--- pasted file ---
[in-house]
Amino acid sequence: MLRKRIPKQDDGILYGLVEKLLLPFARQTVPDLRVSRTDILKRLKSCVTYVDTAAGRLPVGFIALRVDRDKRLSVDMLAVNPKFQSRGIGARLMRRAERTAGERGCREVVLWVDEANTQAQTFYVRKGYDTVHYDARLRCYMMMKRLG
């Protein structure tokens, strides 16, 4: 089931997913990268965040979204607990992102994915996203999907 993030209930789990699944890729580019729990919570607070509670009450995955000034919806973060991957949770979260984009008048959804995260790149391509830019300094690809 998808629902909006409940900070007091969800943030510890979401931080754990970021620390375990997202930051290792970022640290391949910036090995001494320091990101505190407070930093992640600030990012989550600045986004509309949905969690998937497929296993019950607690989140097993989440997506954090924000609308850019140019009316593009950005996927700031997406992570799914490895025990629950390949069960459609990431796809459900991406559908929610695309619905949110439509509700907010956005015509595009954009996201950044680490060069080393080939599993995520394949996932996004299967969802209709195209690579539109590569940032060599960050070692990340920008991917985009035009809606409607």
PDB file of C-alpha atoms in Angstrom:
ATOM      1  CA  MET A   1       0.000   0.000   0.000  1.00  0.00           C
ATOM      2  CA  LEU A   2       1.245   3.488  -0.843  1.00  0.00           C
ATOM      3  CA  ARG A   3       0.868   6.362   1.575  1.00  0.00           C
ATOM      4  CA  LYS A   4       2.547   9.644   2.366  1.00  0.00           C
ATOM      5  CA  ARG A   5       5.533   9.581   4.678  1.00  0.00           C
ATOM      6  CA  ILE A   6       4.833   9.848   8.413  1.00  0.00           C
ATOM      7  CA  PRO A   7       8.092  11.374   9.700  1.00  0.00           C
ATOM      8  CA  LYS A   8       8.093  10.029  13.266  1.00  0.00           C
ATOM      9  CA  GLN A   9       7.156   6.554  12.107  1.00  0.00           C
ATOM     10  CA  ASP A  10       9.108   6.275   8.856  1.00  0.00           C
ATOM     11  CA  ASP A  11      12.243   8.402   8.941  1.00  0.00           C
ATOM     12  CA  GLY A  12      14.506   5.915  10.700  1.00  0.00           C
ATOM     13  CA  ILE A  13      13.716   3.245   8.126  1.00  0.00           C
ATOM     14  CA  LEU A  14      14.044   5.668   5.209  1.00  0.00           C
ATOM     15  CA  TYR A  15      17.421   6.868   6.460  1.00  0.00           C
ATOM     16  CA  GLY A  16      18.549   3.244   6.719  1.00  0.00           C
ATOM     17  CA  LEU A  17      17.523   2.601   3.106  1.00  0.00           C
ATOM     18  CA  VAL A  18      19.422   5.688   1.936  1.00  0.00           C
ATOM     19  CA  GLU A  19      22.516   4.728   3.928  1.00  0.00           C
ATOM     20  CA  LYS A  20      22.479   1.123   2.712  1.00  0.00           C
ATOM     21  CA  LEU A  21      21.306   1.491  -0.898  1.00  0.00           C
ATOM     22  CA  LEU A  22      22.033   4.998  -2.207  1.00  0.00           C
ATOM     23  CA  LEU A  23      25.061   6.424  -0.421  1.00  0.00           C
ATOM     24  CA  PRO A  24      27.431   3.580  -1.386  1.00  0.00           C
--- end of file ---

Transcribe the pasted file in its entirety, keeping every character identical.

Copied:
[in-house]
Amino acid sequence: MLRKRIPKQDDGILYGLVEKLLLPFARQTVPDLRVSRTDILKRLKSCVTYVDTAAGRLPVGFIALRVDRDKRLSVDMLAVNPKFQSRGIGARLMRRAERTAGERGCREVVLWVDEANTQAQTFYVRKGYDTVHYDARLRCYMMMKRLG
């Protein structure tokens, strides 16, 4: 089931997913990268965040979204607990992102994915996203999907 993030209930789990699944890729580019729990919570607070509670009450995955000034919806973060991957949770979260984009008048959804995260790149391509830019300094690809 998808629902909006409940900070007091969800943030510890979401931080754990970021620390375990997202930051290792970022640290391949910036090995001494320091990101505190407070930093992640600030990012989550600045986004509309949905969690998937497929296993019950607690989140097993989440997506954090924000609308850019140019009316593009950005996927700031997406992570799914490895025990629950390949069960459609990431796809459900991406559908929610695309619905949110439509509700907010956005015509595009954009996201950044680490060069080393080939599993995520394949996932996004299967969802209709195209690579539109590569940032060599960050070692990340920008991917985009035009809606409607």
PDB file of C-alpha atoms in Angstrom:
ATOM      1  CA  MET A   1       0.000   0.000   0.000  1.00  0.00           C
ATOM      2  CA  LEU A   2       1.245   3.488  -0.843  1.00  0.00           C
ATOM      3  CA  ARG A   3       0.868   6.362   1.575  1.00  0.00           C
ATOM      4  CA  LYS A   4       2.547   9.644   2.366  1.00  0.00           C
ATOM      5  CA  ARG A   5       5.533   9.581   4.678  1.00  0.00           C
ATOM      6  CA  ILE A   6       4.833   9.848   8.413  1.00  0.00           C
ATOM      7  CA  PRO A   7       8.092  11.374   9.700  1.00  0.00           C
ATOM      8  CA  LYS A   8       8.093  10.029  13.266  1.00  0.00           C
ATOM      9  CA  GLN A   9       7.156   6.554  12.107  1.00  0.00           C
ATOM     10  CA  ASP A  10       9.108   6.275   8.856  1.00  0.00           C
ATOM     11  CA  ASP A  11      12.243   8.402   8.941  1.00  0.00           C
ATOM     12  CA  GLY A  12      14.506   5.915  10.700  1.00  0.00           C
ATOM     13  CA  ILE A  13      13.716   3.245   8.126  1.00  0.00           C
ATOM     14  CA  LEU A  14      14.044   5.668   5.209  1.00  0.00           C
ATOM     15  CA  TYR A  15      17.421   6.868   6.460  1.00  0.00           C
ATOM     16  CA  GLY A  16      18.549   3.244   6.719  1.00  0.00           C
ATOM     17  CA  LEU A  17      17.523   2.601   3.106  1.00  0.00           C
ATOM     18  CA  VAL A  18      19.422   5.688   1.936  1.00  0.00           C
ATOM     19  CA  GLU A  19      22.516   4.728   3.928  1.00  0.00           C
ATOM     20  CA  LYS A  20      22.479   1.123   2.712  1.00  0.00           C
ATOM     21  CA  LEU A  21      21.306   1.491  -0.898  1.00  0.00           C
ATOM     22  CA  LEU A  22      22.033   4.998  -2.207  1.00  0.00           C
ATOM     23  CA  LEU A  23      25.061   6.424  -0.421  1.00  0.00           C
ATOM     24  CA  PRO A  24      27.431   3.580  -1.386  1.00  0.00           C